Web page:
The purpose of this short post is to update readers on the activities of the Integrated Fukushima Ocean Radionuclide Monitoring (InFORM) project. This post is the most recent in a series documenting scientific research into the impact of the Fukushima Dai-ichi disaster on environmental and public health. Surface seawater samples were collected from the icebreaker CCGS Sir Wilfrid Laurier as it traveled between Victoria BC to Dutch Harbor Alaska during July 2015. These seawater samples will be analyzed to characterize the distribution of Fukushima derived radionuclides 137-Cesium (137Cs half life ~30 years), and 134-Cesium (134Cs half life ~2 years). As in previous years this information will help to determine how well model predictions of the activities and progression of ocean borne contamination across the Pacific Ocean match with observations. Understanding the spread of this contamination provides important information on the impact of the Fukushima Dai-ichi disaster on the health of the Pacific ecosystem and the North American public. The evolution of the contaminant plume in time and space also helps the scientific community to better understand ocean mixing which is a key parameter toward understanding the oceans role in mitigating atmospheric greenhouse gas increases and climate change.
60 liter seawater samples were collected and processed at sea by research assistant Laura McKay who is working with our group at the University of Victoria this summer. The picture below shows Laura in the main scientific laboratory on the icebreaker next to her filtration/concentration setup.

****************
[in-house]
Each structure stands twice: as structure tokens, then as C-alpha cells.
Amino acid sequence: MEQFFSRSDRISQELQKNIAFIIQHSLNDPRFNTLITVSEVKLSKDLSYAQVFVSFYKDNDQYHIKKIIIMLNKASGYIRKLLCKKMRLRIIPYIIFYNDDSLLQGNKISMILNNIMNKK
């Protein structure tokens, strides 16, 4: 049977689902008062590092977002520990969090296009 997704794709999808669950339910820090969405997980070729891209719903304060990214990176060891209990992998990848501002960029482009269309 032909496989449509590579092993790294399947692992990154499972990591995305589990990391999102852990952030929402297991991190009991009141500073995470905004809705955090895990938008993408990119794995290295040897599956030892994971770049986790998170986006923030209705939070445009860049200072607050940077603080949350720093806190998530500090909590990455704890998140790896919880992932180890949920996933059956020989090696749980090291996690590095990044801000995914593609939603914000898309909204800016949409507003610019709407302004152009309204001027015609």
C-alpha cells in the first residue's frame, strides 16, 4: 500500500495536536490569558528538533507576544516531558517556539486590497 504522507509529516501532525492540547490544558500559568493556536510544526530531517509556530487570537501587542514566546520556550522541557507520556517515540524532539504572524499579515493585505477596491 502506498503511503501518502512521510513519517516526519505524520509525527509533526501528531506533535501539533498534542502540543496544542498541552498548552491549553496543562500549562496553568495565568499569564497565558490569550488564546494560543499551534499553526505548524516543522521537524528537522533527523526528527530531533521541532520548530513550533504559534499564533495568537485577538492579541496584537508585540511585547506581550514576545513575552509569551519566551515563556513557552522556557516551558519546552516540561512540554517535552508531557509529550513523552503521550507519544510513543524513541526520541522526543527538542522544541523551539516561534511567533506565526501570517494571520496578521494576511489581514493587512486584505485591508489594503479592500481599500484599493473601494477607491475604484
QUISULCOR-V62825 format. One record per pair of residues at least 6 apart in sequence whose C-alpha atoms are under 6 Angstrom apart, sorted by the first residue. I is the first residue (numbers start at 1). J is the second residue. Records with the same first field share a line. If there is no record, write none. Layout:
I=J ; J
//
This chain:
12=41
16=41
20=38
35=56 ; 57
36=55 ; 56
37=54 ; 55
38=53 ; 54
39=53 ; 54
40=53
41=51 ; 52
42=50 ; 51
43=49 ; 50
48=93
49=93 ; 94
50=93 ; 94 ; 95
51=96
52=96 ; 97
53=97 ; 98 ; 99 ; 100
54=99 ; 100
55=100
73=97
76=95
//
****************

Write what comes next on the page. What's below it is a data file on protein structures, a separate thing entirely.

- 134Cs has a half life that is short enough that all other human sources to the environment have decayed away making it an ideal tracer for Fukushima contamination
- next to the short lived Iodine-131 (half life ~ 8 days), Cs isotopes were released in greatest activity to the environment from Fukushima and would be most likely to represent a radiological health risk given their chemistry and propensity to be taken up by the biota
- other isotopes were released in much lower amounts from Fukushima relative to Cs (see other diaries I’ve written here and search for plutonium and strontium for example) and would therefore be much more difficult to detect
- because they are gamma emitters (unlike Pu isotopes and 90Sr which emit alpha and beta radiation respectively) they are relatively easy and resource efficient to detect
Samples were collected at the following locations to help characterize the distribution of Fukushima derived contamination in the northeast Pacific Ocean:
The temperature overlay highlights the anomalously warm water present in the northeast Pacific at present that we have found is marked with higher levels of Fukushima contamination. In the press this temperature anomaly has been referred to as “the blob”. You can read about it here in an very informative post by my colleague Dr. Richard Dewey of Ocean Networks Canada. A lack of vertical and horizontal mixing has allowed the ocean to retain this heat which further suppresses mixing. This is likely leading to significant ecological consequences in our part of the Pacific like decreased production, species shifts and nuisance algal blooms.
Laura disembarked the CCGS Sir Wilfrid Laurier in late July in Barrow Alaska and samples were shipped back to the laboratory for radionculide analyses using a highly sensitive gamma spectrometer. Results will be made available on the Fukushima InFORM project website when analyses are completed in a couple of months.